The Home Inspection Process - Buying Your First Home in Phoenix Arizona Part 5-
In Part 1 of Buying Your First Home, you discovered why buying a home is the right choice for you. In Part 2, we discussed how to hire the perfect agent. In Part 3, we learned why it is so imperative to get pre-approved for your loan BEFORE you go out shopping for your first home. After that, we shopped and made an offer! Once the offer is accepted, it's time for the home inspection.
A quality home inspection can literally save you thousands of dollars in costly repairs. A home inspection is designed to enable you to make a more informed decision about your potential first-home purchase. You should be able to walk away from the inspection clearly understanding any immediate major issues, and which items will need repair and/or maintenance soon.
Your real estate agent most likely works with a number of ASHI-certified (American Society of Home Inspectors) inspectors. It's a good idea to interview several inspectors to determine which one is best for you.
A home inspection is a visual inspection of a structure made by a trained, qualified professional who has experience in evaluating all the components on a house. A qualified home inspector is able to give a clear, accurate picture of these components' condition. It is important to remember that a home inspection is basically visual, with no intrusive drilling or digging involved. The house must be in the same condition (or better) after the inspection than it was beforehand.
A typical home inspection can be separated into three distinct parts:
• The Home Inspection - This is generally when you meet your home inspector and the actual evaluation of the property occurs. The inspection of a typical home usually takes from two to three hours, depending upon the size and condition of the home. Normally the buyer and his/her agent will meet with the inspector at the end of the inspection.
• The Report & Summaryy - The home inspector provides a report at the end of the inspection that summarizes the condition of the house, as well as informing you of any significant defects and their estimated repair costs.
• Post-Inspection Resource - A quality home inspector is also available following the inspection to clarify or answer any questions you may have about the inspection and report. This is part of the inspection, and you should not be charged an extra fee for this. An inspector can be an invaluable resource for you, long after you have moved into your new home. He can provide referrals for contractors, as well as advice and tips on home repairs. Most inspectors will not charge you for phone consultations; however, if you prefer a home visit, you should expect to pay a fee.
Consider optional testing
In addition to a general home inspection, optional testing - such as radon testing, lead paint tests, asbestos testing, etc. - is sometimes a good idea in specific areas. Most home inspectors should be able to coordinate any additional testing for you. These optional tests are rarely included in the inspector's standard fee, so be sure to ask about extra costs. If you think you are going to want additional tests, be sure to contact your home inspector in advance so he can prepare and coordinate the tests for you.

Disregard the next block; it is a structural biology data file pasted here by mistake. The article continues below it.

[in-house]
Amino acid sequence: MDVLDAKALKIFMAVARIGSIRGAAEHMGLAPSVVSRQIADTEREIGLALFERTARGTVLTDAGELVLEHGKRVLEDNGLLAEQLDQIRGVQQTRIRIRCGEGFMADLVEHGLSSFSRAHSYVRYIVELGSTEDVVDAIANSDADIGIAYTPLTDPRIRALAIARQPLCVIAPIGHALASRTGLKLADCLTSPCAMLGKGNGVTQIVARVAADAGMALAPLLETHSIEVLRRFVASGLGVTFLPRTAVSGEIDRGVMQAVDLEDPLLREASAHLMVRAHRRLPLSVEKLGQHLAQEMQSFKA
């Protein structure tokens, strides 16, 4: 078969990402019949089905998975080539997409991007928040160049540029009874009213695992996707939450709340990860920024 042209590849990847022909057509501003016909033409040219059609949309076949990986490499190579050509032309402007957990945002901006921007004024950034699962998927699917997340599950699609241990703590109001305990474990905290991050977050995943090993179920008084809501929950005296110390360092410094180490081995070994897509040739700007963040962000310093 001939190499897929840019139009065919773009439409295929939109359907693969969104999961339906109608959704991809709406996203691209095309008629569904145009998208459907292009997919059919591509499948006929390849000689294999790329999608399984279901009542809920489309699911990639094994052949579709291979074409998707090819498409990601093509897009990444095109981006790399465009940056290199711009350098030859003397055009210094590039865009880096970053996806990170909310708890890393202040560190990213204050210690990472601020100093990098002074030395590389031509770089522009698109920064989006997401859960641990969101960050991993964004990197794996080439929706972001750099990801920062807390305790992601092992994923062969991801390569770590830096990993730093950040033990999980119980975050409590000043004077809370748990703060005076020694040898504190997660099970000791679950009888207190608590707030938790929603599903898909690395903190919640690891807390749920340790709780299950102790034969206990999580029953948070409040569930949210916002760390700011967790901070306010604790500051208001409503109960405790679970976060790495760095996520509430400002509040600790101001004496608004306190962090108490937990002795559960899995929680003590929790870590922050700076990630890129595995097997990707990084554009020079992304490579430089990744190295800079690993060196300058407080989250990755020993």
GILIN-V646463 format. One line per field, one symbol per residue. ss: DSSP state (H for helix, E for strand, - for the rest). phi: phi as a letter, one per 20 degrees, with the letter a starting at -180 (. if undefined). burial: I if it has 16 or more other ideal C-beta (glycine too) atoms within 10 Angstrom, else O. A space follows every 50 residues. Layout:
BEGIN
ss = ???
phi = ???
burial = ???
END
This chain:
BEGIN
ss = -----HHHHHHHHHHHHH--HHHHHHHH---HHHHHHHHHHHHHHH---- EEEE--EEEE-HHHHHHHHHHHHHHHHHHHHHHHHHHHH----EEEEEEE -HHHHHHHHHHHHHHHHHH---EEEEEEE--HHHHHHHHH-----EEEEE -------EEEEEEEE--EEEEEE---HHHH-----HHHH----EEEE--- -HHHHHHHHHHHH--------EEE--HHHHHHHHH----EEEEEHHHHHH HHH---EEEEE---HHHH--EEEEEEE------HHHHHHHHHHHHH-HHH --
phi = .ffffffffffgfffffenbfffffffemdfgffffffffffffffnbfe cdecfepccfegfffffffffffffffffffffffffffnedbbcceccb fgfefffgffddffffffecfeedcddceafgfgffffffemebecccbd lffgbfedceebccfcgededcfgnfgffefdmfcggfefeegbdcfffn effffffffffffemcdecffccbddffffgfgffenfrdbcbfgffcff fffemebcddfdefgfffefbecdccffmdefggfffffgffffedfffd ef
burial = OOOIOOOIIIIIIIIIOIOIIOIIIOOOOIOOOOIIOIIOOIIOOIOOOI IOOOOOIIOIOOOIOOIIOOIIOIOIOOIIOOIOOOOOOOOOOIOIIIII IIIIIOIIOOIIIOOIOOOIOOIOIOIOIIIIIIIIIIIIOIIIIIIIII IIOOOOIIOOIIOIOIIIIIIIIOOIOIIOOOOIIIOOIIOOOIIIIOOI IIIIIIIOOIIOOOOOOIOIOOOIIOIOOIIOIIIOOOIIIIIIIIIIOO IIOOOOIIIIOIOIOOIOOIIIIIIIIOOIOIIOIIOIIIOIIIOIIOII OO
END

Obviously, walking through the house and speaking with your inspector one-on-one is the best option. However, many buyers are unable to be physically present for the inspection. There are several steps you can take to ensure you receive the information you need in an accurate, timely manner.
If you can't personally attend the home inspection, think about:
• Having a trusted friend or relative join the inspector at the home. Ask them to relay any specific questions or concerns directly to the inspector, and have them take notes for you. You can then follow up with your inspector by phone after completion of the inspection.
• Connecting with your inspector by phone following the inspection. That way, the inspection will be fresh in his mind, and he will be able to review his notes with you, summarizing any major issues, and describing in detail the areas that appear to need near-term maintenance. You will want to know of any potentially significant defects as soon as possible.
Should the seller be present at the home inspection?
Generally speaking, no. Some things work, and some things don't work. Having the seller present during an inspection is something that often does not work! A professional home inspection, by its very design, is intended to be thorough. Sellers can understandably become defensive because they feel their privacy is being invaded. Sometimes a Seller can even become angry if defects are found, or "do-it-yourself" renovations are noted. Remember, this is your inspection. This is the time for you and your inspector to carefully examine the house, so you must be able to freely discuss your discoveries without fear of hurting the seller's feelings.
Checklist of areas to be inspected
• Water problems
• Structural issues
• Safety devices Appliances
• Paved surfaces
• Exterior "shell"
After the inspection
- You should know the complete condition of the home you are purchasing, both positive and negative aspects.
- You should know which repairs are needed, as well as how important each one is and an estimate of how much they will cost, if possible. You should know the proper way to handle things if repairs are needed.